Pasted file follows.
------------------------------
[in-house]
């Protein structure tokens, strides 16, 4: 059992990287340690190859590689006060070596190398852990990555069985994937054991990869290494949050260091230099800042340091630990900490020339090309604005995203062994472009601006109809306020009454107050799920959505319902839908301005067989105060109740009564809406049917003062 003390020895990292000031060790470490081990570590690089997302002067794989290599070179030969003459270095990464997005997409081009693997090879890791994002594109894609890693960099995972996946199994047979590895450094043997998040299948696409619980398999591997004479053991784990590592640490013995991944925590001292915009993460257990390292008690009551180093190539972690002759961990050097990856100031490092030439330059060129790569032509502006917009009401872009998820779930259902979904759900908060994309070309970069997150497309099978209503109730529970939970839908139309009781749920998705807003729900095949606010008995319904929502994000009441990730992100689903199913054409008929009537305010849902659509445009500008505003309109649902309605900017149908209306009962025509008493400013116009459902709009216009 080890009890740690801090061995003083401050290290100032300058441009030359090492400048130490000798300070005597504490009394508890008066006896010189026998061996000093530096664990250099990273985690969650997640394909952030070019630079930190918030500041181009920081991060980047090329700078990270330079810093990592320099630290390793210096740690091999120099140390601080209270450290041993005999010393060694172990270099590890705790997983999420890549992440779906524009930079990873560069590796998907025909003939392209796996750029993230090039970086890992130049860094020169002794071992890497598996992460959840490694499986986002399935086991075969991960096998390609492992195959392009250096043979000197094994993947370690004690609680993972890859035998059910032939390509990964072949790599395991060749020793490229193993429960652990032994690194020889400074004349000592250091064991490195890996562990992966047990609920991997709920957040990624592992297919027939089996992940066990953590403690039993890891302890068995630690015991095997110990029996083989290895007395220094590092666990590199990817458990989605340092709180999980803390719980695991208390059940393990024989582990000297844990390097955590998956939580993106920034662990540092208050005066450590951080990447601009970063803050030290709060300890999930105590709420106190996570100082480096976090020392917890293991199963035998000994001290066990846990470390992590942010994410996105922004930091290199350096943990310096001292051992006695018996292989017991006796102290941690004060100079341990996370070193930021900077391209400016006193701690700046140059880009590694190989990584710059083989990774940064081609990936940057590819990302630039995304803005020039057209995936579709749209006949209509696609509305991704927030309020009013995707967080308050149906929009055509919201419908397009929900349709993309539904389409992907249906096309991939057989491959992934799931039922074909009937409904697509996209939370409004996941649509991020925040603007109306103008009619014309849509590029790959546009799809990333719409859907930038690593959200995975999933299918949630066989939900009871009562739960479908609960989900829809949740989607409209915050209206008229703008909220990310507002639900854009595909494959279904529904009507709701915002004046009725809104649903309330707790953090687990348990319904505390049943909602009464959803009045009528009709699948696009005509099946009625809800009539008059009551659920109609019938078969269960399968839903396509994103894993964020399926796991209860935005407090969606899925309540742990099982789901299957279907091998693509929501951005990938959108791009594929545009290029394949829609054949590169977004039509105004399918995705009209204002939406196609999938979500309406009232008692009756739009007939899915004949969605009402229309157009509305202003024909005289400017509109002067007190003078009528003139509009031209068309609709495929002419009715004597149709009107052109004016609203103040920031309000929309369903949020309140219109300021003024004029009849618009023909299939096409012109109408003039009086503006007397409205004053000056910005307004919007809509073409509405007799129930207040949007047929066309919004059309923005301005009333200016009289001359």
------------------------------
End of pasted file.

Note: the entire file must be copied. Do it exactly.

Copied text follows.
[in-house]
């Protein structure tokens, strides 16, 4: 059992990287340690190859590689006060070596190398852990990555069985994937054991990869290494949050260091230099800042340091630990900490020339090309604005995203062994472009601006109809306020009454107050799920959505319902839908301005067989105060109740009564809406049917003062 003390020895990292000031060790470490081990570590690089997302002067794989290599070179030969003459270095990464997005997409081009693997090879890791994002594109894609890693960099995972996946199994047979590895450094043997998040299948696409619980398999591997004479053991784990590592640490013995991944925590001292915009993460257990390292008690009551180093190539972690002759961990050097990856100031490092030439330059060129790569032509502006917009009401872009998820779930259902979904759900908060994309070309970069997150497309099978209503109730529970939970839908139309009781749920998705807003729900095949606010008995319904929502994000009441990730992100689903199913054409008929009537305010849902659509445009500008505003309109649902309605900017149908209306009962025509008493400013116009459902709009216009 080890009890740690801090061995003083401050290290100032300058441009030359090492400048130490000798300070005597504490009394508890008066006896010189026998061996000093530096664990250099990273985690969650997640394909952030070019630079930190918030500041181009920081991060980047090329700078990270330079810093990592320099630290390793210096740690091999120099140390601080209270450290041993005999010393060694172990270099590890705790997983999420890549992440779906524009930079990873560069590796998907025909003939392209796996750029993230090039970086890992130049860094020169002794071992890497598996992460959840490694499986986002399935086991075969991960096998390609492992195959392009250096043979000197094994993947370690004690609680993972890859035998059910032939390509990964072949790599395991060749020793490229193993429960652990032994690194020889400074004349000592250091064991490195890996562990992966047990609920991997709920957040990624592992297919027939089996992940066990953590403690039993890891302890068995630690015991095997110990029996083989290895007395220094590092666990590199990817458990989605340092709180999980803390719980695991208390059940393990024989582990000297844990390097955590998956939580993106920034662990540092208050005066450590951080990447601009970063803050030290709060300890999930105590709420106190996570100082480096976090020392917890293991199963035998000994001290066990846990470390992590942010994410996105922004930091290199350096943990310096001292051992006695018996292989017991006796102290941690004060100079341990996370070193930021900077391209400016006193701690700046140059880009590694190989990584710059083989990774940064081609990936940057590819990302630039995304803005020039057209995936579709749209006949209509696609509305991704927030309020009013995707967080308050149906929009055509919201419908397009929900349709993309539904389409992907249906096309991939057989491959992934799931039922074909009937409904697509996209939370409004996941649509991020925040603007109306103008009619014309849509590029790959546009799809990333719409859907930038690593959200995975999933299918949630066989939900009871009562739960479908609960989900829809949740989607409209915050209206008229703008909220990310507002639900854009595909494959279904529904009507709701915002004046009725809104649903309330707790953090687990348990319904505390049943909602009464959803009045009528009709699948696009005509099946009625809800009539008059009551659920109609019938078969269960399968839903396509994103894993964020399926796991209860935005407090969606899925309540742990099982789901299957279907091998693509929501951005990938959108791009594929545009290029394949829609054949590169977004039509105004399918995705009209204002939406196609999938979500309406009232008692009756739009007939899915004949969605009402229309157009509305202003024909005289400017509109002067007190003078009528003139509009031209068309609709495929002419009715004597149709009107052109004016609203103040920031309000929309369903949020309140219109300021003024004029009849618009023909299939096409012109109408003039009086503006007397409205004053000056910005307004919007809509073409509405007799129930207040949007047929066309919004059309923005301005009333200016009289001359």